President Connie Ledoux Book address the Elon community to welcome them to Spring Convocation on April 4th in ALumni Gym. [Liam O'Connor].

For Connie Book, it’s always been about the process of becoming, not the actual event itself. 

Sure, she ceremonially became Elon University’s ninth president, signified during her inauguration Oct. 18, 2018, when Ed Doherty, chair of the board of trustees, placed the gold Presidential Medallion on her neck. 

Yes, she became the first female president in the institution’s history, shattering a glass ceiling that only took 129 years to break. But the process to become those things led her to this moment. 

And she wants the process of leading this university to be a collaborative effort. 

“The broader effort of ‘we’ versus ‘me,’ the firmer foundation of collective action and change, advancing a new model of teaching and learning that celebrates engagement and relationships as the essential ingredients,” Book said. “This is Elon. A community of courageous and determined educators, dedicated to liberating acts and always becoming better.”

5.  Rains from Tropical Storm Michael drench Elon

Anton L. Delgado | Elon News Network

Wendy Williams, arborist for Elon University, clears out drainage grates from Under the Oaks on Thursday, Oct. 11. Rains from Tropical Storm Michael left Alamance County in a flood advisory on the first day of Fall Break.

On the first full day of fall break, rains and winds from Tropical Storm Michael wreaked havoc on Elon University. Alamance County declared a state of emergency and was under a slew of weather alerts, including a flash flood warning until 9:30 p.m. and a tornado watch until 9 p.m., according to the National Weather Service.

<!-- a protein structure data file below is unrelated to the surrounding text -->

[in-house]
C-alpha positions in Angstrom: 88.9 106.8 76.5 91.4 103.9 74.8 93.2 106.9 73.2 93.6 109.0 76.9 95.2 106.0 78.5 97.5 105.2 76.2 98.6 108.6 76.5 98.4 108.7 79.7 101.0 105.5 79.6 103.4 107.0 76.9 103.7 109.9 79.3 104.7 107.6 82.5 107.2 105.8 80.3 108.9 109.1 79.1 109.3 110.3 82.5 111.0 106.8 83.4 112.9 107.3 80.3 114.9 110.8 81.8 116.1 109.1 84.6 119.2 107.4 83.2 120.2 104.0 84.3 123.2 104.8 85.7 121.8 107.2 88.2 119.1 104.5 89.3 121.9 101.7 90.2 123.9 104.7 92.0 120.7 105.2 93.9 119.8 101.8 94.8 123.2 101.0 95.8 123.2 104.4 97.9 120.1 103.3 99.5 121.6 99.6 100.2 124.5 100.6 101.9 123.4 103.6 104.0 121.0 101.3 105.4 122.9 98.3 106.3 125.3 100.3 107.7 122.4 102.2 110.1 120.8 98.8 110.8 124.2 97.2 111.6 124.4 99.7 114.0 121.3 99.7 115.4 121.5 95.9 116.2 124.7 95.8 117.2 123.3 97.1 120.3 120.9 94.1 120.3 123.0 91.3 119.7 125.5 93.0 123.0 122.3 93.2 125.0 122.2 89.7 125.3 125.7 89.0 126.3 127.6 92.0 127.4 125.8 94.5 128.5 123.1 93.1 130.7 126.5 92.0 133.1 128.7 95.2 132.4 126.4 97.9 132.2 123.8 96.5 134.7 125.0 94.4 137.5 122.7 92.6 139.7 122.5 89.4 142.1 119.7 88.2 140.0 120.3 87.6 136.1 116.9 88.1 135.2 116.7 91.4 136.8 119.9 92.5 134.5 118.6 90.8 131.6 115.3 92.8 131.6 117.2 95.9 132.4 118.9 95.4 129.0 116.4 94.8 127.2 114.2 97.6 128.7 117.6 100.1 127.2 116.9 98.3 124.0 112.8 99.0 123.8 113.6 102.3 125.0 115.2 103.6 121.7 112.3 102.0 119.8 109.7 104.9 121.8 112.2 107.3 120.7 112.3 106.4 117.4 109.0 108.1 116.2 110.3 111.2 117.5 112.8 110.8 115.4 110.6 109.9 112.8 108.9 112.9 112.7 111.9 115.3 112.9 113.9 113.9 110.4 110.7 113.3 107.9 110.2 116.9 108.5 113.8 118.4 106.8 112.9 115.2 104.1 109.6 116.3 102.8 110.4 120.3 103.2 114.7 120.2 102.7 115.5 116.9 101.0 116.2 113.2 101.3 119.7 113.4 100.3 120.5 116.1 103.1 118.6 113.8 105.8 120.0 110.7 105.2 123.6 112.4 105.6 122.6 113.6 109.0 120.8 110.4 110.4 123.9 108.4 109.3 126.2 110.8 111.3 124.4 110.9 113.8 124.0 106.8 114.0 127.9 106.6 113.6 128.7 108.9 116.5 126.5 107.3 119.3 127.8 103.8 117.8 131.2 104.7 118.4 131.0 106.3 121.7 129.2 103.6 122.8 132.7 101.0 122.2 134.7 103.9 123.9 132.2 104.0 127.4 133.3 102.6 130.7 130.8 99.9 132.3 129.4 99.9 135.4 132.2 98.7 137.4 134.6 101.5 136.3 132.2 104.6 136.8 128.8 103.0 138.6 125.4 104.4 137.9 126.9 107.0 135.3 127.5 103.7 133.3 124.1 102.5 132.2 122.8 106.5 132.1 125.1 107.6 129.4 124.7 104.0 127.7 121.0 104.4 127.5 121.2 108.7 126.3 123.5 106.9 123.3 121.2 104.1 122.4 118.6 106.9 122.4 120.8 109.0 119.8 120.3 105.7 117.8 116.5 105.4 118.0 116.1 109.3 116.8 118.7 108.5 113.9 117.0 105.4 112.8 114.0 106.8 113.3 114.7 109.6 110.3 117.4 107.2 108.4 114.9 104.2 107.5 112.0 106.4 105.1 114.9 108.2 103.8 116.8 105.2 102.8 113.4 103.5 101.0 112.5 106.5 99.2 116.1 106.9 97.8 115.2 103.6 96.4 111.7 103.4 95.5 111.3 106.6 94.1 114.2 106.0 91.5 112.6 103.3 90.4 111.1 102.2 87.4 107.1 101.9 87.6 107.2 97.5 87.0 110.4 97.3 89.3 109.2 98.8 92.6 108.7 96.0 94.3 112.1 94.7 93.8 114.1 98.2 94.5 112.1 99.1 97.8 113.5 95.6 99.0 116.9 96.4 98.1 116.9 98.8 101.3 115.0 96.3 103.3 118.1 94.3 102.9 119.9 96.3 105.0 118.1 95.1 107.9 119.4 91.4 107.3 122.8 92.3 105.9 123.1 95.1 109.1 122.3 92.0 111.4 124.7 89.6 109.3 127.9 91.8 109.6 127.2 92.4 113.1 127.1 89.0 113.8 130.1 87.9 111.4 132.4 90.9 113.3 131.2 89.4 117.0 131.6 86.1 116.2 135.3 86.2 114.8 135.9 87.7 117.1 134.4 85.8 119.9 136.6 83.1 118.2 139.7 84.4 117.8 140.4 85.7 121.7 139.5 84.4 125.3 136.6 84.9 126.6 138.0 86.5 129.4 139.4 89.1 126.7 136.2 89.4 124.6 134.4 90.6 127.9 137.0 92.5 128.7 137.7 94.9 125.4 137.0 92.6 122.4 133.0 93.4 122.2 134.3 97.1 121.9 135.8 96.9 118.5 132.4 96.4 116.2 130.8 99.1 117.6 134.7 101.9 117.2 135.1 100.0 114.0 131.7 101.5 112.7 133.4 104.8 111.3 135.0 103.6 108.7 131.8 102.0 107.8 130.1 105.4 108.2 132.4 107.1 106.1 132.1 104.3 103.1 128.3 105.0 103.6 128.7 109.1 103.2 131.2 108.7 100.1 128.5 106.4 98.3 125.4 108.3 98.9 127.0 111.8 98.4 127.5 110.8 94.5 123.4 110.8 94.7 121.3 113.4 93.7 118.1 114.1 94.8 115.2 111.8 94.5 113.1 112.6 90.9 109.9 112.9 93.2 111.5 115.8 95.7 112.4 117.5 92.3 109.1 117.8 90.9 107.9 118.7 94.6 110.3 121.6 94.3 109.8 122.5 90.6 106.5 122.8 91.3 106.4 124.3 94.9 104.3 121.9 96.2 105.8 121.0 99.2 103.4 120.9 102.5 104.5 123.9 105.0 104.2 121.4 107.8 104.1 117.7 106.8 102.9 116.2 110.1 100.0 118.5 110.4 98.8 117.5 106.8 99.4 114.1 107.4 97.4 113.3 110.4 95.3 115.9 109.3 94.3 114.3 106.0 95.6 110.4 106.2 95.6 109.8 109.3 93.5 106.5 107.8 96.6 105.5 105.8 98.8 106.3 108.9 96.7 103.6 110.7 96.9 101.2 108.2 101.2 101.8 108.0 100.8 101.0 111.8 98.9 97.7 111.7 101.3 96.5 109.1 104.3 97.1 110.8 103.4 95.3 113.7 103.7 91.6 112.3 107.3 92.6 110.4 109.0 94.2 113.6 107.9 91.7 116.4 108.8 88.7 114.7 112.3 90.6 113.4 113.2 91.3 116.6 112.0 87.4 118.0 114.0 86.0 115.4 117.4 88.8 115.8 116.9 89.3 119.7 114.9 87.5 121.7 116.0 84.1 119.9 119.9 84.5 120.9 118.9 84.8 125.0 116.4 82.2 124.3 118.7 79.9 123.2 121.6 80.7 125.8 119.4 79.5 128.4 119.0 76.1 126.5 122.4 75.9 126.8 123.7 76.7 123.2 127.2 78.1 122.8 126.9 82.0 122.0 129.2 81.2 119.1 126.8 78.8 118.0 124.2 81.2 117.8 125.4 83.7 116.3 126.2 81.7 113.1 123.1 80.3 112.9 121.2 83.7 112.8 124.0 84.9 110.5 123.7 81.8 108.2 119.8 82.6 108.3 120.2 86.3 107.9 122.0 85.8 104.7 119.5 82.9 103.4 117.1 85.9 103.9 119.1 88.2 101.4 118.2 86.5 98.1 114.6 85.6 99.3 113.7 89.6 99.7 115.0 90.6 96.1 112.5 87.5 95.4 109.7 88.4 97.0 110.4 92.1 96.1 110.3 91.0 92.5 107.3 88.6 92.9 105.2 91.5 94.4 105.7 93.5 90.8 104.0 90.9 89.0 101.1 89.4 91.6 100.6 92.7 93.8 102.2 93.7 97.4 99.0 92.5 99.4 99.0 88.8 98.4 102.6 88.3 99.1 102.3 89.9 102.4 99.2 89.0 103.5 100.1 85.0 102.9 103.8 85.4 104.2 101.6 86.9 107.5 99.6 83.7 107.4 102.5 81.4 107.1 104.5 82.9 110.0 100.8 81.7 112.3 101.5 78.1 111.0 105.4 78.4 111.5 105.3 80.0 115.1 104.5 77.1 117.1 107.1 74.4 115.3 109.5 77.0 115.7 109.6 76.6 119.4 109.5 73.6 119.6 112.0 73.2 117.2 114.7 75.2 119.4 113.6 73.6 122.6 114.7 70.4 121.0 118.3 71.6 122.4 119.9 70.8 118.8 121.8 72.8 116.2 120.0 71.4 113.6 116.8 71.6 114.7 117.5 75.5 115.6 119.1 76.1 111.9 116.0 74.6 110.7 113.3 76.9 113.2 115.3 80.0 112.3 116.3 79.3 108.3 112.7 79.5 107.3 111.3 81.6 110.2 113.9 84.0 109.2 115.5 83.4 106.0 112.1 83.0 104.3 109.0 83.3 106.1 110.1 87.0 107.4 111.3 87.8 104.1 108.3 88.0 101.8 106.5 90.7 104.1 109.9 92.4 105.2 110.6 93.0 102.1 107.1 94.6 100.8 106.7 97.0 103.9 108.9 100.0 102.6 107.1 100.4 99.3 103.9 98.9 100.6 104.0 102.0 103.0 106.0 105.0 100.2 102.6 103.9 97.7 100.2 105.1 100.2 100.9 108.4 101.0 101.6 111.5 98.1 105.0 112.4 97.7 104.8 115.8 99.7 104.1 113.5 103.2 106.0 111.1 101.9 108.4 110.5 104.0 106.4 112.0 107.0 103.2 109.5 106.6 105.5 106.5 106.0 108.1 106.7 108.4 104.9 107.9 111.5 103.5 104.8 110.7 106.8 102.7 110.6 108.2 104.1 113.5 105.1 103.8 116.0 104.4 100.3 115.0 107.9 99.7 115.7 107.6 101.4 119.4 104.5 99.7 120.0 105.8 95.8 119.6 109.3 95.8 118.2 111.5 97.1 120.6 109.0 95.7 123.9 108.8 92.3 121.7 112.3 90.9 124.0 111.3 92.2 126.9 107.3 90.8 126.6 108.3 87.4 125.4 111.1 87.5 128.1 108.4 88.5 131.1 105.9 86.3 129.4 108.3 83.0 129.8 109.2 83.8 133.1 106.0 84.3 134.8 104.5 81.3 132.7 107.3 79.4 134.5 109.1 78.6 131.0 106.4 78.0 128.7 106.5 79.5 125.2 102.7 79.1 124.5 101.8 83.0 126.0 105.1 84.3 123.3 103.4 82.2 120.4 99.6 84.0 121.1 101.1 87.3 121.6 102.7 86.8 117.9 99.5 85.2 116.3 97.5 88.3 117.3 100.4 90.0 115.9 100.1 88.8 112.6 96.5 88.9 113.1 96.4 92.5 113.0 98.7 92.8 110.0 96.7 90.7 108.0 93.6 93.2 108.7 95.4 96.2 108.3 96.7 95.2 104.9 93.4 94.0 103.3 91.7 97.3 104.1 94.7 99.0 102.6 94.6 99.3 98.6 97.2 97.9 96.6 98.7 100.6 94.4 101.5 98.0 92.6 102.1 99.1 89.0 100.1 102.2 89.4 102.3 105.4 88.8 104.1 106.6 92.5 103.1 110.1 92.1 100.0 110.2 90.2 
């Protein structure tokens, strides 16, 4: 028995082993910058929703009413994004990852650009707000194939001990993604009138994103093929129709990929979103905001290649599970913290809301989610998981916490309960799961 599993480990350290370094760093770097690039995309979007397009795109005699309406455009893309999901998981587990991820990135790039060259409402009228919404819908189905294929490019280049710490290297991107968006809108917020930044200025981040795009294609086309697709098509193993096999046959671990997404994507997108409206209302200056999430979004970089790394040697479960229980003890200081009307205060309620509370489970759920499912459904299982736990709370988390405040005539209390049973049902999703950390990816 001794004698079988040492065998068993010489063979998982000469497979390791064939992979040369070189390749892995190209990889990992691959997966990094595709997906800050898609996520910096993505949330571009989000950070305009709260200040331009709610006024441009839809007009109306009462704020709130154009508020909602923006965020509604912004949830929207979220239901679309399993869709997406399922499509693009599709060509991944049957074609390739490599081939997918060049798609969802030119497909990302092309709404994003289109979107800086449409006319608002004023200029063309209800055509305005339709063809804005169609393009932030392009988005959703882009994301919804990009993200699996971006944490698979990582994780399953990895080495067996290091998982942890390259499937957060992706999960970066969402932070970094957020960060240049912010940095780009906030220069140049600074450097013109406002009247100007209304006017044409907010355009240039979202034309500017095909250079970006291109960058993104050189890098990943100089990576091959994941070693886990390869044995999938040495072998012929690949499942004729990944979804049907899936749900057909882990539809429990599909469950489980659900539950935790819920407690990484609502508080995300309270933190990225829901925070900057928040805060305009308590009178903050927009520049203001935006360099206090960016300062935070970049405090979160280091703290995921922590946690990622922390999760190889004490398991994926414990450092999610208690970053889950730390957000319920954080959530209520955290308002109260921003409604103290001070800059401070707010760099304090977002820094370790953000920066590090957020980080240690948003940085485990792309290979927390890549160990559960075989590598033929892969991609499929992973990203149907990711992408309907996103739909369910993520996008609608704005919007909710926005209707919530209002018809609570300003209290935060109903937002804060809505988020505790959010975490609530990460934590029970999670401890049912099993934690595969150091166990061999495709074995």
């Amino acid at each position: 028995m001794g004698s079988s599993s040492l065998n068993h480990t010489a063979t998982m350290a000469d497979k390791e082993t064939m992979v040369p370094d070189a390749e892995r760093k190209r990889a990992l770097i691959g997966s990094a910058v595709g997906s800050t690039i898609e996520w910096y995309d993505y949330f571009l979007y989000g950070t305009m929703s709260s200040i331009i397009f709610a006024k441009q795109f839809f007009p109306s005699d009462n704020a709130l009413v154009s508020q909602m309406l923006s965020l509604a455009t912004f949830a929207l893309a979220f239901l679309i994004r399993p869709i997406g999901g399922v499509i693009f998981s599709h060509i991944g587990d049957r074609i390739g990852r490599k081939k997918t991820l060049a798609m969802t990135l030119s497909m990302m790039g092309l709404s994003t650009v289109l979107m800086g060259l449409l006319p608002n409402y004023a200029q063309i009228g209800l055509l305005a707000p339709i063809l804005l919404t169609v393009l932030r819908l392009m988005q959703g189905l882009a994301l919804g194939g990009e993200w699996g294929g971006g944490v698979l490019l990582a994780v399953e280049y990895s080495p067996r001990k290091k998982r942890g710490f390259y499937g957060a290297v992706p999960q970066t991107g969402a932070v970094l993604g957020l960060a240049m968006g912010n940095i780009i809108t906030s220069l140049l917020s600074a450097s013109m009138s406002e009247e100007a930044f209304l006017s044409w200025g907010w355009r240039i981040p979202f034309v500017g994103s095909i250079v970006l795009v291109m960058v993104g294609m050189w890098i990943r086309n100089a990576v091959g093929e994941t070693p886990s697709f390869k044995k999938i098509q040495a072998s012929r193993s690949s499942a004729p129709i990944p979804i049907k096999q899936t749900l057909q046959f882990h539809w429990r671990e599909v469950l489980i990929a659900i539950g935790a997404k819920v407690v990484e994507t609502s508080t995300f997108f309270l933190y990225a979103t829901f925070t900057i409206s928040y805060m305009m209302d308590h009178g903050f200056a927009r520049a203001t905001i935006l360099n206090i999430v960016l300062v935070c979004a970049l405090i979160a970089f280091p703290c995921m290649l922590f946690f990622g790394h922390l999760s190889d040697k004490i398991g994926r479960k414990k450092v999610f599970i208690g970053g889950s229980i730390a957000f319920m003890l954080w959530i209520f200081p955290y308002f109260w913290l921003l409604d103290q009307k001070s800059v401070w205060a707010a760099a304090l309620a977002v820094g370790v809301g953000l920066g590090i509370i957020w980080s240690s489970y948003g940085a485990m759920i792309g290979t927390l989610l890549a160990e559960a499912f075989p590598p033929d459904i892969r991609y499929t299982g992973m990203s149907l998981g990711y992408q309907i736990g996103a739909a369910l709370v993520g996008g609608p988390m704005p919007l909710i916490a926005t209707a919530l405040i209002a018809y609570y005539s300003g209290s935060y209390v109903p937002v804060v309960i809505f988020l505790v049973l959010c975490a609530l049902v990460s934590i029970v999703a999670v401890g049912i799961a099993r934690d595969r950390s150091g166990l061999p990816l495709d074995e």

In an email to students, Vice President for Student Life Jon Dooley reported several downed trees on campus and urged those still in town to remain indoors.

"The combination of gusty winds and soggy ground conditions could contribute to additional downed trees," Dooley wrote. "Trees or branches that are downed near power lines can be extremely dangerous and should avoided. Roads in the area may also be affected by branches, flooding and power outages to traffic signals."

Dooley said there had been no substantial damage to campus facilities and no injuries were reported. 

By Thursday evening, Duke Energy reported 24,959 power outages in Alamance County and nearly 90,000 outages in neighboring Guilford County.

6. Matt Matheny fired

Erik Webb | Elon News Network
Men's basketball head coach Matt Matheny speaks at a postgame press conference following Elon's 86-79 loss in the first round of the 2018 CAA Tournament to the University of Delaware.

Elon University men’s basketball head coach Matt Matheny was fired on March 18, following an 11-21 (7-11 in CAA) season. Matheny coached 10 years for the Phoenix — five years in the Southern Conference and five years in the Colonial Athletic Association. Matheny leaves Elon with an overall record of 151-169. This came days after three players entered their names into the NCAA Transfer Portal with hopes to leave Elon.

Matheny suffered through five losing seasons during his tenure. This past season was Matheny’s worst record since his inaugural season as head coach when the team posted a record of 9-23 (5-13 in SoCon). Elon has only won one CAA Tournament game since joining the league in 2014-15 under Matheny, and this year the Phoenix fell to the University of North Carolina Wilmington — a team Elon had beaten twice already in the year.

Matheny ranks third all-time in wins at Elon, just 10 wins behind Graham “Doc” Mathis for second all-time. The Statesville, North Carolina, native had one 20-win season during his tenure — in 2012-13 when the team had arguably its most productive year under Matheny. In the 2012-13 season, Matheny coached the team to its only Division I postseason tournament when they made the CollegeInsider.com Postseason Tournament (CIT). 

Former Ohio State University assistant coach Mike Schrage has replaced Matheny as the new head coach of the Elon men's basketball program. 

7. Potential gas pipeline expansion to run adjacent to Haw River

Abby Gibbs | Elon News Network